In an egg carton of laser light, University of Michigan physicists can trap giant Rydberg atoms with up to 90% efficiency, an achievement that could advance quantum computing and terahertz imaging, among other applications.
For the first time, the chemical 'fingerprints' of the element mercury have been used by University of Michigan researchers to directly link environmental pollution to a specific coal-burning power plant. This technique provides a tool that will enable researchers to identify specific sources of mercury pollution and determine how much of it is being deposited locally.
Average fuel economy of all new vehicles sold in the United States is up for the second straight month, say researchers at the University of Michigan Transportation Research Institute. Average fuel economy of cars, light trucks, minivans, and SUVs purchased in November was 22.7 mpg, up from 22.6 mpg in October and up from 22.1 mpg in both August and September.
Existing coherent ultraviolet light sources are power hungry, bulky, and expensive. University of Michigan researchers have found a better way to build compact ultraviolet sources with low power consumption that could improve information storage, microscopy, and chemical analysis.
University of Michigan researchers have capitalized on one of carbon nanotubes' unique properties—the low refractive index of low-density aligned nanotubes—to demonstrate a new application: making 3D objects appear as nothing more than a flat, black sheet.
For the first time, engineering researchers have been able to watch in real time the nanoscale process of a ferroelectric memory bit switching between the 0 and 1 states.
A paralyzed patient may someday be able to "think" a foot into flexing or a leg into moving, using technology that harnesses the power of electricity in the brain, and scientists at University of Michigan School of Kinesiology are now one big step closer.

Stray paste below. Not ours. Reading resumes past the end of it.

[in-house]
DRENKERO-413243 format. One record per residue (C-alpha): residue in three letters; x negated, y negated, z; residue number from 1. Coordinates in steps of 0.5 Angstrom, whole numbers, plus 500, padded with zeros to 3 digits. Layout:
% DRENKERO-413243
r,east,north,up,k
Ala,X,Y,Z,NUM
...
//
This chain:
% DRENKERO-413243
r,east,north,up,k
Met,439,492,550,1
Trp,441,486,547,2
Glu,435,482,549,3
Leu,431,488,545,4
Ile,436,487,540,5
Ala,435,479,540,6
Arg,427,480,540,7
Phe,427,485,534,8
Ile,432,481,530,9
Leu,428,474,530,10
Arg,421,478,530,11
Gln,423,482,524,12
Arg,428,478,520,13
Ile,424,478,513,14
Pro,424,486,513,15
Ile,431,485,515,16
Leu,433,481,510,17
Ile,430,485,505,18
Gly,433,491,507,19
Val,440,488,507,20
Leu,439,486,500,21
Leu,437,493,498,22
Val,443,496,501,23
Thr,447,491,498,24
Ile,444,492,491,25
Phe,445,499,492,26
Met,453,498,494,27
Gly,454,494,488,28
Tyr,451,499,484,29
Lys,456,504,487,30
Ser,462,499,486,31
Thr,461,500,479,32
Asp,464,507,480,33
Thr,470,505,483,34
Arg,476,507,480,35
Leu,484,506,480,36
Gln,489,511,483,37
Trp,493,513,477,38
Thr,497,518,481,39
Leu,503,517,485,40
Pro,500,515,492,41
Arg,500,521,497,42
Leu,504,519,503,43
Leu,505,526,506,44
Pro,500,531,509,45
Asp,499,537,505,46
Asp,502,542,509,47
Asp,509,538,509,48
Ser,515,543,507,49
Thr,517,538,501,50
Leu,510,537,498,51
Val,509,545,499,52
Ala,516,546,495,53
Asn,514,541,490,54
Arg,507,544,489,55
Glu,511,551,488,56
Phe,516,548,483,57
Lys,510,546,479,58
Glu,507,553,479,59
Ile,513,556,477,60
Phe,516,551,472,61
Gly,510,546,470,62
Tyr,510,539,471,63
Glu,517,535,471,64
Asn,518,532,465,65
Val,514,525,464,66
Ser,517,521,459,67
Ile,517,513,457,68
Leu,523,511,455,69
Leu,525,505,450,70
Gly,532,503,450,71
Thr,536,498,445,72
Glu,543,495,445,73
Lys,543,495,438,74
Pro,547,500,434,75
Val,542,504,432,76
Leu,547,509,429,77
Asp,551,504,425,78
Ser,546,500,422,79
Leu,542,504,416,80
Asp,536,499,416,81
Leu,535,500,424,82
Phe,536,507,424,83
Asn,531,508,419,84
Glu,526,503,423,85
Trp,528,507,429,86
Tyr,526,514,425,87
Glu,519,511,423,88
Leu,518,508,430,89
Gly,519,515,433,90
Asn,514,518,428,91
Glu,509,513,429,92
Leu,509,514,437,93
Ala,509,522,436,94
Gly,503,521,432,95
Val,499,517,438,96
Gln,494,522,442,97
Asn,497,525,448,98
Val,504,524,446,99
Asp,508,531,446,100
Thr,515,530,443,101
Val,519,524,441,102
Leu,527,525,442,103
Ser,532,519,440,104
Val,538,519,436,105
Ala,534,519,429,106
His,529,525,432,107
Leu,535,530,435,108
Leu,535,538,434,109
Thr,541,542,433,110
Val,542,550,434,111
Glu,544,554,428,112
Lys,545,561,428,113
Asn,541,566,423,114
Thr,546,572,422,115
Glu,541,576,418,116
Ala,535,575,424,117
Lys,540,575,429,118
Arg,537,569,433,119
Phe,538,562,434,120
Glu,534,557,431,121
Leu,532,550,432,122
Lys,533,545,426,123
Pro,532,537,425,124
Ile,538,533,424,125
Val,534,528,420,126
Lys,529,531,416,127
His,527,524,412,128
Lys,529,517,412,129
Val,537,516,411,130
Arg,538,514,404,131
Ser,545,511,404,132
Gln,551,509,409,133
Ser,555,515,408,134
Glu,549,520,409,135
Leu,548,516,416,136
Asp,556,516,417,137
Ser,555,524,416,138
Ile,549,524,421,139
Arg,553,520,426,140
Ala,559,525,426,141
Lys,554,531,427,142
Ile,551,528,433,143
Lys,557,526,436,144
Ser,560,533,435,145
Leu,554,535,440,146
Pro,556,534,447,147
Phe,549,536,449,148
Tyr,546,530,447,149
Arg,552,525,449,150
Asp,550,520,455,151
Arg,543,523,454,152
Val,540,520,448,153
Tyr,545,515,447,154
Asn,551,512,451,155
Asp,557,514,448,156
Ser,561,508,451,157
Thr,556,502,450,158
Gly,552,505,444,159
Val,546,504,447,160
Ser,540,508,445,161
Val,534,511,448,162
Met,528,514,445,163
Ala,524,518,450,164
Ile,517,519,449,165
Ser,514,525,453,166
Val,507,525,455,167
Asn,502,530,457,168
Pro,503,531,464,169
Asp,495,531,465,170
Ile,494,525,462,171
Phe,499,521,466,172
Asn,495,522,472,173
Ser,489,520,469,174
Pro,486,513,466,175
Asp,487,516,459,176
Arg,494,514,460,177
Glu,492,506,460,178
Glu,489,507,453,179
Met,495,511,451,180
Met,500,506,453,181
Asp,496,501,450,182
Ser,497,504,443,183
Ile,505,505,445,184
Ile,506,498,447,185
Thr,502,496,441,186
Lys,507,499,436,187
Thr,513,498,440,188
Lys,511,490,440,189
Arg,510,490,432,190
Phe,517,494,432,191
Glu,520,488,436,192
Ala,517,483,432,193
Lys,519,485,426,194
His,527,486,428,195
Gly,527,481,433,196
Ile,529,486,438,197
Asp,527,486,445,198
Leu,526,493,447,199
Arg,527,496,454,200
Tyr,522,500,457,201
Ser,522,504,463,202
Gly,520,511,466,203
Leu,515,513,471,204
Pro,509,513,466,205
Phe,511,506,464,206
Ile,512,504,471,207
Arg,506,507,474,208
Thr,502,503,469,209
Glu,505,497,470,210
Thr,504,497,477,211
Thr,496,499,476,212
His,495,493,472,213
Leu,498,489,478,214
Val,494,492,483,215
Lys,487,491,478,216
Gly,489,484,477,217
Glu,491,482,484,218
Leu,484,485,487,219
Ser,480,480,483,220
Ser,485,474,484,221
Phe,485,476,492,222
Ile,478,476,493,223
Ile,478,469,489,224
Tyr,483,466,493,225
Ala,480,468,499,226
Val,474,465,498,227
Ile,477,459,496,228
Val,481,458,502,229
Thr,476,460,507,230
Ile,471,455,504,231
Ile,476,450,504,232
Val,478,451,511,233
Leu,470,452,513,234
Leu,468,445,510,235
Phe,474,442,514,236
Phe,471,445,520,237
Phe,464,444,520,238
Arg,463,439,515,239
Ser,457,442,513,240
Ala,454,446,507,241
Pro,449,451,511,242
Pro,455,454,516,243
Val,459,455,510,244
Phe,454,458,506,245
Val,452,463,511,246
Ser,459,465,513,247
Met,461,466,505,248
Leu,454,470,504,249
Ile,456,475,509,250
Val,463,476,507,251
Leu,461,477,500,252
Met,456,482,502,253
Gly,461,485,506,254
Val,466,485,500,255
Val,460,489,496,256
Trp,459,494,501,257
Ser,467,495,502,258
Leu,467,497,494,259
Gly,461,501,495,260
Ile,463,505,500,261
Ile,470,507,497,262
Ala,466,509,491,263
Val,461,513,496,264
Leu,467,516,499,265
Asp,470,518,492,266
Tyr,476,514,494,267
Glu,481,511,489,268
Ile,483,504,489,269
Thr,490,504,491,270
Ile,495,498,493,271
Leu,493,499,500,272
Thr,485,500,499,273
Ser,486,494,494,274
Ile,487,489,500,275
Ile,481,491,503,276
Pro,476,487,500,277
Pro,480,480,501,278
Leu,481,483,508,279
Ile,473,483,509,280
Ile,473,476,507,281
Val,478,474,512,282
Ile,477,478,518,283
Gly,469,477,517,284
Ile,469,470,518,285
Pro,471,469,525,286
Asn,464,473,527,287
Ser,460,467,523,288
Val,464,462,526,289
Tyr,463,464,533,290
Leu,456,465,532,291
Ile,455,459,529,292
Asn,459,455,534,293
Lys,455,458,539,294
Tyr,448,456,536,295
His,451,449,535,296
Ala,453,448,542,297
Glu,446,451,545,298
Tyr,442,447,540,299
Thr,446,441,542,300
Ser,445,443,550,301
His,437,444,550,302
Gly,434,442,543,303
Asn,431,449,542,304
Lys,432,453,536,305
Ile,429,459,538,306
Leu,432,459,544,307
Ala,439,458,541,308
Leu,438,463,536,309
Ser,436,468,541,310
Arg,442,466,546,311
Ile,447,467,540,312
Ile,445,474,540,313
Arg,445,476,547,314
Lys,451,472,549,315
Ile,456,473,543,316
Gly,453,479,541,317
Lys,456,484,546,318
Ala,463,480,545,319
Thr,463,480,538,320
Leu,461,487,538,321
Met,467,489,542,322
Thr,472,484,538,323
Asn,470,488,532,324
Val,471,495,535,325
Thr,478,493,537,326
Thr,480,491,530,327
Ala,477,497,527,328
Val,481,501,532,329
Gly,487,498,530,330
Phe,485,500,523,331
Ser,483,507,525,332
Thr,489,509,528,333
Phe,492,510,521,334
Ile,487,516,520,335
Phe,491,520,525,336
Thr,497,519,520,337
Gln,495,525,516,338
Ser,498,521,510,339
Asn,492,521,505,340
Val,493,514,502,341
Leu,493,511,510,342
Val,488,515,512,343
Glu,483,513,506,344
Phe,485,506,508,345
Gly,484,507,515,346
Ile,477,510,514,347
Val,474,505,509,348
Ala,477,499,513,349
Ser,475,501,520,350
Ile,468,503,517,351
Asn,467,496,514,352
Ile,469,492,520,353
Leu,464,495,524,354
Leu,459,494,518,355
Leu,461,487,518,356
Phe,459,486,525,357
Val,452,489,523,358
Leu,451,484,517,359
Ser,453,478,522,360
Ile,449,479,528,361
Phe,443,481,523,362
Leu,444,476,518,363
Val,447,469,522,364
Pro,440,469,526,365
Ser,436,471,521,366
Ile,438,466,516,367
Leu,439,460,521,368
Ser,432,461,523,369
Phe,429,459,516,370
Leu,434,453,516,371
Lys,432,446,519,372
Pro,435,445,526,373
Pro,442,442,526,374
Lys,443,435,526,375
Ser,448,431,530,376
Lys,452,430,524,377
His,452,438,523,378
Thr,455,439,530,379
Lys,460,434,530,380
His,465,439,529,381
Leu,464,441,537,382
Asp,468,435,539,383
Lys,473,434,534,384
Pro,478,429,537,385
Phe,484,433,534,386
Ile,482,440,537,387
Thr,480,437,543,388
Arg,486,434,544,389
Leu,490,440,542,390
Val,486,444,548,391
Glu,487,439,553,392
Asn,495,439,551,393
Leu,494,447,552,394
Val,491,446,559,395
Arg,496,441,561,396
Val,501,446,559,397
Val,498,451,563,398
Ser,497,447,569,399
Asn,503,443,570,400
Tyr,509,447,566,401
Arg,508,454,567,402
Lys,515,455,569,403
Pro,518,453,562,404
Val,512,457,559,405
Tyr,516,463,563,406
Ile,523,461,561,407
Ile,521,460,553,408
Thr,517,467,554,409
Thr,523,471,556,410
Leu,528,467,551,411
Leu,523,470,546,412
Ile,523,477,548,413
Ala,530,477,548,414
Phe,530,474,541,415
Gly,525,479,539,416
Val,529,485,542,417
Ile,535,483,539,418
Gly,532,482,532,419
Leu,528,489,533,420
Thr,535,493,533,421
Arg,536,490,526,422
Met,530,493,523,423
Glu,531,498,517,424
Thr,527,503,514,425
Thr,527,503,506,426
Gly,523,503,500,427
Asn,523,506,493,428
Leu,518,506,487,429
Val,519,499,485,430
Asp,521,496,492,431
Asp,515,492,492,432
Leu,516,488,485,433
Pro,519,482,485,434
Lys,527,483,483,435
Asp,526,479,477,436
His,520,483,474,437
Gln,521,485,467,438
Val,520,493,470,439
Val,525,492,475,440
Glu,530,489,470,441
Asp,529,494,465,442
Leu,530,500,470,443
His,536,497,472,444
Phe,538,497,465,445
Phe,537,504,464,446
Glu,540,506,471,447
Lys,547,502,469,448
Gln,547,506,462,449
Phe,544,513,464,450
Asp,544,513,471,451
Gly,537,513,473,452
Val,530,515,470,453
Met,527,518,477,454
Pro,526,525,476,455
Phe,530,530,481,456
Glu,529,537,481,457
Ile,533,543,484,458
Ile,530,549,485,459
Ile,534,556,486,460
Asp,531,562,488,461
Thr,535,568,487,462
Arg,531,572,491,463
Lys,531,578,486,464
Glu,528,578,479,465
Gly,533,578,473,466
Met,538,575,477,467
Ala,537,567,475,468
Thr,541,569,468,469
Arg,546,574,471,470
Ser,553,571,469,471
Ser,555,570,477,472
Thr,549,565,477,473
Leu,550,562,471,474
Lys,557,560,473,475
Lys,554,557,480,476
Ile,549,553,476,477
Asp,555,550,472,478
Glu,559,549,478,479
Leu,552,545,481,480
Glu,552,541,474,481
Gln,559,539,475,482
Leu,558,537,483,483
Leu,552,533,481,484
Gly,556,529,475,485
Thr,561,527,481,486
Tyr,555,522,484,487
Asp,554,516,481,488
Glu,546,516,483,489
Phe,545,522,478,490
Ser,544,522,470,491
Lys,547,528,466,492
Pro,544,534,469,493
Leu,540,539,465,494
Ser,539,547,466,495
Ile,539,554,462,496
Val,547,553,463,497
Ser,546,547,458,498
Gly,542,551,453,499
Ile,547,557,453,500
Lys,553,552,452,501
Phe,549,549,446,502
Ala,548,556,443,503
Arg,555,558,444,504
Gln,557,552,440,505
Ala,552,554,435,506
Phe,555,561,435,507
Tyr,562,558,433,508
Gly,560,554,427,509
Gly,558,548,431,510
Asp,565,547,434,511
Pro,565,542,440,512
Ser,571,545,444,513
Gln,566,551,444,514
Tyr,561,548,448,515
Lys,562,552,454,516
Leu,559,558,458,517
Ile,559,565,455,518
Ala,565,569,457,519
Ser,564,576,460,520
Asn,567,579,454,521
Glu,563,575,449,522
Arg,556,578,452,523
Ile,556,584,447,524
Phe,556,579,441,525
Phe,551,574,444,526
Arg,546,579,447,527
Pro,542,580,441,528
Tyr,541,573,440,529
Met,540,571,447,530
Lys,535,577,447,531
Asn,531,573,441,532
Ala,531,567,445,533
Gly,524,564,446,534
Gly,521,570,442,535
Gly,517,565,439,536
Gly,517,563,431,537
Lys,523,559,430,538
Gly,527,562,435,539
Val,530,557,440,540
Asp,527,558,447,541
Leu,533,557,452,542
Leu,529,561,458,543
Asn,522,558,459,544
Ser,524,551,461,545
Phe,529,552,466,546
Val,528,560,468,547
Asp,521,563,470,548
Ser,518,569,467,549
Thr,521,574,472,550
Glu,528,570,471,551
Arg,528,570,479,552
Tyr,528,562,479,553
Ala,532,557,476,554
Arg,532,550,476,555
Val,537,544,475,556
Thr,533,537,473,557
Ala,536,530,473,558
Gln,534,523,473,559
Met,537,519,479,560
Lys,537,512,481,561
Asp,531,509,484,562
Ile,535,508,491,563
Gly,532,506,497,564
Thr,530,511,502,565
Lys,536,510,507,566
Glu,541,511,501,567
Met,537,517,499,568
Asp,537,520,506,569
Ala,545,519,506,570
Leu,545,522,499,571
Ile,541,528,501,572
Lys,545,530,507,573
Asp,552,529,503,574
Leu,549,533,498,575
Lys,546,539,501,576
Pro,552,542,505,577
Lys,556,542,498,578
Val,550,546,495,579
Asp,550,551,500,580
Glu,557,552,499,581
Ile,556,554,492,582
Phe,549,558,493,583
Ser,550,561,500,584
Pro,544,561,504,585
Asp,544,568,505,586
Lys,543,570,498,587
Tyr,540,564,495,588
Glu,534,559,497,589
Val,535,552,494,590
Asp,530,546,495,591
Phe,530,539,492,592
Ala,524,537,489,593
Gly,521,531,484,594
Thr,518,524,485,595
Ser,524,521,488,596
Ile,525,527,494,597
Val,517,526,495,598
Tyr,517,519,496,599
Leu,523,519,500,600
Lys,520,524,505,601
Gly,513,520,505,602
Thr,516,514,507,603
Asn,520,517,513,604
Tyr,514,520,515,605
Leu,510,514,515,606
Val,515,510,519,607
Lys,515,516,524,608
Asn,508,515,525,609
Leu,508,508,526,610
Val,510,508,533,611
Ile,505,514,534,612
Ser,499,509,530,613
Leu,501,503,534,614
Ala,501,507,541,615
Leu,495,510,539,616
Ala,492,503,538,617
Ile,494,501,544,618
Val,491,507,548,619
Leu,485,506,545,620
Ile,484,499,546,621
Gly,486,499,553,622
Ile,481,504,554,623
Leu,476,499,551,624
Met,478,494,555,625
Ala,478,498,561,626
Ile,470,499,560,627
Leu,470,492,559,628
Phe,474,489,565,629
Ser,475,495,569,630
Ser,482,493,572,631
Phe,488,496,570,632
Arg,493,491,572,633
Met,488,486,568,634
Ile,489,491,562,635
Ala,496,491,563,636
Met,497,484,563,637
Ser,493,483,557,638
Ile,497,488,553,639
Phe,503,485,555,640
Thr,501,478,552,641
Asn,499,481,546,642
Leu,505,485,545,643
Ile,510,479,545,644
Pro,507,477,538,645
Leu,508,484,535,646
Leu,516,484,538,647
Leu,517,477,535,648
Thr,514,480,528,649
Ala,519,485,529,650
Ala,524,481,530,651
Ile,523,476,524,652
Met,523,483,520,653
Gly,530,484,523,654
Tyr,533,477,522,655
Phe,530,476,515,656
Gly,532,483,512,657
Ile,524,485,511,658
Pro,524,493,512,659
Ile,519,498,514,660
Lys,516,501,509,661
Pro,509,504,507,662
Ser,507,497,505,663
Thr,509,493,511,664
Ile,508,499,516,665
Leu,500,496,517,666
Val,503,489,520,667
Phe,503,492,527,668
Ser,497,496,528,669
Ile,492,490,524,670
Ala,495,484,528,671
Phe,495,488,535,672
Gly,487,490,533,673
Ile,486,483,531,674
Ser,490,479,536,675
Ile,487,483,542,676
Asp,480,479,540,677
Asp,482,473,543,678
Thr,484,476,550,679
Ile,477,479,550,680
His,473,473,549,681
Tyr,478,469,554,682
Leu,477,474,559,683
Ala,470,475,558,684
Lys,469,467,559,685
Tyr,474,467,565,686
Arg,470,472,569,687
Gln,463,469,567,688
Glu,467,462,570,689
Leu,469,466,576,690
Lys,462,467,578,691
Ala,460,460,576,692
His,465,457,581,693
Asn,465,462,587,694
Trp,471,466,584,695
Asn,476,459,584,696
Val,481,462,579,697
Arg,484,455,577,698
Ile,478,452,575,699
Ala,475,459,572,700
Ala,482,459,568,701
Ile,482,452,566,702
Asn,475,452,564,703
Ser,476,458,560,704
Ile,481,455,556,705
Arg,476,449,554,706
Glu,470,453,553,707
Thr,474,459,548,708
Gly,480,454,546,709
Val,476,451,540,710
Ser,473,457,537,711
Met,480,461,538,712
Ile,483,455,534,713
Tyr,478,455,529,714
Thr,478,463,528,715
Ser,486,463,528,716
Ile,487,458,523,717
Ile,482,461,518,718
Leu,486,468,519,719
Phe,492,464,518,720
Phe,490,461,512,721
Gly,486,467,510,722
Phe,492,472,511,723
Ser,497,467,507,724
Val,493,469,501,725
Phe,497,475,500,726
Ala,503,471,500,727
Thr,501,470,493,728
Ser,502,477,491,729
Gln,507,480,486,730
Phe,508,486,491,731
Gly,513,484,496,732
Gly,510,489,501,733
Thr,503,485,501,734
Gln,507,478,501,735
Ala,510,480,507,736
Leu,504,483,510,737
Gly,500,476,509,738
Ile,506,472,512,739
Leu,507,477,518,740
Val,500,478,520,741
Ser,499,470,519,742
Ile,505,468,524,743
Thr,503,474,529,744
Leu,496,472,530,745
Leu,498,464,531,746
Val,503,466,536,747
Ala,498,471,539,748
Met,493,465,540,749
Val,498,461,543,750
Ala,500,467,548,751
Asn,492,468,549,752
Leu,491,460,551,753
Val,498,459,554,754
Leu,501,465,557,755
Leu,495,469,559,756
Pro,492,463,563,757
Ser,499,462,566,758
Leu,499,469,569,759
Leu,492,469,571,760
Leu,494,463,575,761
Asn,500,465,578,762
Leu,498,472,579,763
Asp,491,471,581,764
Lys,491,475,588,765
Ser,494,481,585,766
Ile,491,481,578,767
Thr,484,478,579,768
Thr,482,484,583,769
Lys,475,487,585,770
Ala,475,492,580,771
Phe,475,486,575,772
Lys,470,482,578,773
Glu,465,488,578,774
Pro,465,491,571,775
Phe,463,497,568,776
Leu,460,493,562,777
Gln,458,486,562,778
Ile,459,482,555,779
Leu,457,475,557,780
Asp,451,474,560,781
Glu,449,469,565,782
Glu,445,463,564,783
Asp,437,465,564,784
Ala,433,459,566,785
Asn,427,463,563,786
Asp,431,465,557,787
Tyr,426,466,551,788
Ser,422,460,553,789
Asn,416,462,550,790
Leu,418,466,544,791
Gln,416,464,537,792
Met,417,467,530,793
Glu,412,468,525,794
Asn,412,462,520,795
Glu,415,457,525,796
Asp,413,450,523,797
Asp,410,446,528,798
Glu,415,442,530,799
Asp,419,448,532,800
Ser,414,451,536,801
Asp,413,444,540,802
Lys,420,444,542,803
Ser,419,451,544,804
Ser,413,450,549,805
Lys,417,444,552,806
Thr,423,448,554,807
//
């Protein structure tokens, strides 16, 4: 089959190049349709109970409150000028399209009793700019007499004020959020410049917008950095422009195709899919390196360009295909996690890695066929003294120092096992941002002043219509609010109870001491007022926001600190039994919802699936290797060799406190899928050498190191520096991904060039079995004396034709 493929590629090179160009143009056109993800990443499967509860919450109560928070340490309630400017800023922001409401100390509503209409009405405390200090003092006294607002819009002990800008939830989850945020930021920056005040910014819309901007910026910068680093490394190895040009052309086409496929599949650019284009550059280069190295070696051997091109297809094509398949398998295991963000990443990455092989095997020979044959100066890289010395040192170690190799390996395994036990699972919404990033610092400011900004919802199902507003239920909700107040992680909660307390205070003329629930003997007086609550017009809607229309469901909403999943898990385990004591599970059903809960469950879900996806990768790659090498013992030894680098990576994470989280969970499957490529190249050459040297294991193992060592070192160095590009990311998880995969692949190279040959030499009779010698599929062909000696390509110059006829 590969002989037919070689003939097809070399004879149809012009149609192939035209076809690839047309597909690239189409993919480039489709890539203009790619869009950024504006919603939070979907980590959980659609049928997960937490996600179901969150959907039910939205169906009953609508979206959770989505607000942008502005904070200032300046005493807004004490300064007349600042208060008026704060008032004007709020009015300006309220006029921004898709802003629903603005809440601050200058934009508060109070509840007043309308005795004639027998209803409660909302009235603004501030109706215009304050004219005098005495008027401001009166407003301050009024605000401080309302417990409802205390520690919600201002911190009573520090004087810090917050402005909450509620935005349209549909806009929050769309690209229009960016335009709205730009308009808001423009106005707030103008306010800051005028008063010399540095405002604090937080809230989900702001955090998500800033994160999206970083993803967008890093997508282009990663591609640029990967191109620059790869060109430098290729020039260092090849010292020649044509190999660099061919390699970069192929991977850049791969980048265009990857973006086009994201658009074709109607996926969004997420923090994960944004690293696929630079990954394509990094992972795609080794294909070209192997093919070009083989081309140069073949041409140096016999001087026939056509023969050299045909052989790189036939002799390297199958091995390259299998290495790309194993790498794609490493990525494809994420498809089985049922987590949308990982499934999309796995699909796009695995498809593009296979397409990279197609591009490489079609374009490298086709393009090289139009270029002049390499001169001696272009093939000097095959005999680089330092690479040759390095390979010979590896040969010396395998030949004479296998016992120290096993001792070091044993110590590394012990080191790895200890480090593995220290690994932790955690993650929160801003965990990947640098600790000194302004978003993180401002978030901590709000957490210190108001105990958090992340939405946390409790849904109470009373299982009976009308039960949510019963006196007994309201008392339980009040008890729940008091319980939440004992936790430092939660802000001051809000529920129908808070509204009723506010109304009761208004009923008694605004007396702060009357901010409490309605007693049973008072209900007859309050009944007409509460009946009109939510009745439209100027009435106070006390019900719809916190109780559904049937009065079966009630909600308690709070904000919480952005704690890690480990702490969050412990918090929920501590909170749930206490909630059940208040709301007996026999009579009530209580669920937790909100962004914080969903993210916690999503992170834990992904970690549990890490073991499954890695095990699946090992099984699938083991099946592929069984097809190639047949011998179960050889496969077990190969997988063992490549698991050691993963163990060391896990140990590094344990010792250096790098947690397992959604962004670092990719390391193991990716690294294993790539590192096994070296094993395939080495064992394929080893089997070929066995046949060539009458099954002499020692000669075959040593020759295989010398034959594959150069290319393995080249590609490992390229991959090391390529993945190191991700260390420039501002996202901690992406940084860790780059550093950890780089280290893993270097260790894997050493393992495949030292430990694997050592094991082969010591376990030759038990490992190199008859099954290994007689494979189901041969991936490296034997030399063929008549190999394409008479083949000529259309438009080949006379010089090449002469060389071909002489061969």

Improving health outcomes and quality of life for people living with type 2 diabetes are the goals of a project between a new research center at the University of Michigan and university, health, and public officials in North Carolina.
For the first time in seven months, average fuel economy of all new vehicles sold in the United States is on the rise, say researchers at the University of Michigan Transportation Research Institute. Average fuel economy of cars, light trucks, minivans, and SUVs purchased in October was 22.6 mpg, up from 22.1 mpg in September.
In work that could help advance astronomers' understanding of dark matter, University of Michigan researchers have discovered two additional dwarf galaxies that appear to be satellites of Andromeda, the closest spiral galaxy to Earth.
When the M-Cubed satellite, built by University of Michigan students, goes into orbit, it will become the first CubeSat to test a NASA instrument for major space missions. It is scheduled to be launched on October 28.
For the first time, astronomers have detected around a burgeoning solar system a sprawling cloud of water vapor that’s cold enough to form comets, which could eventually deliver oceans to dry planets.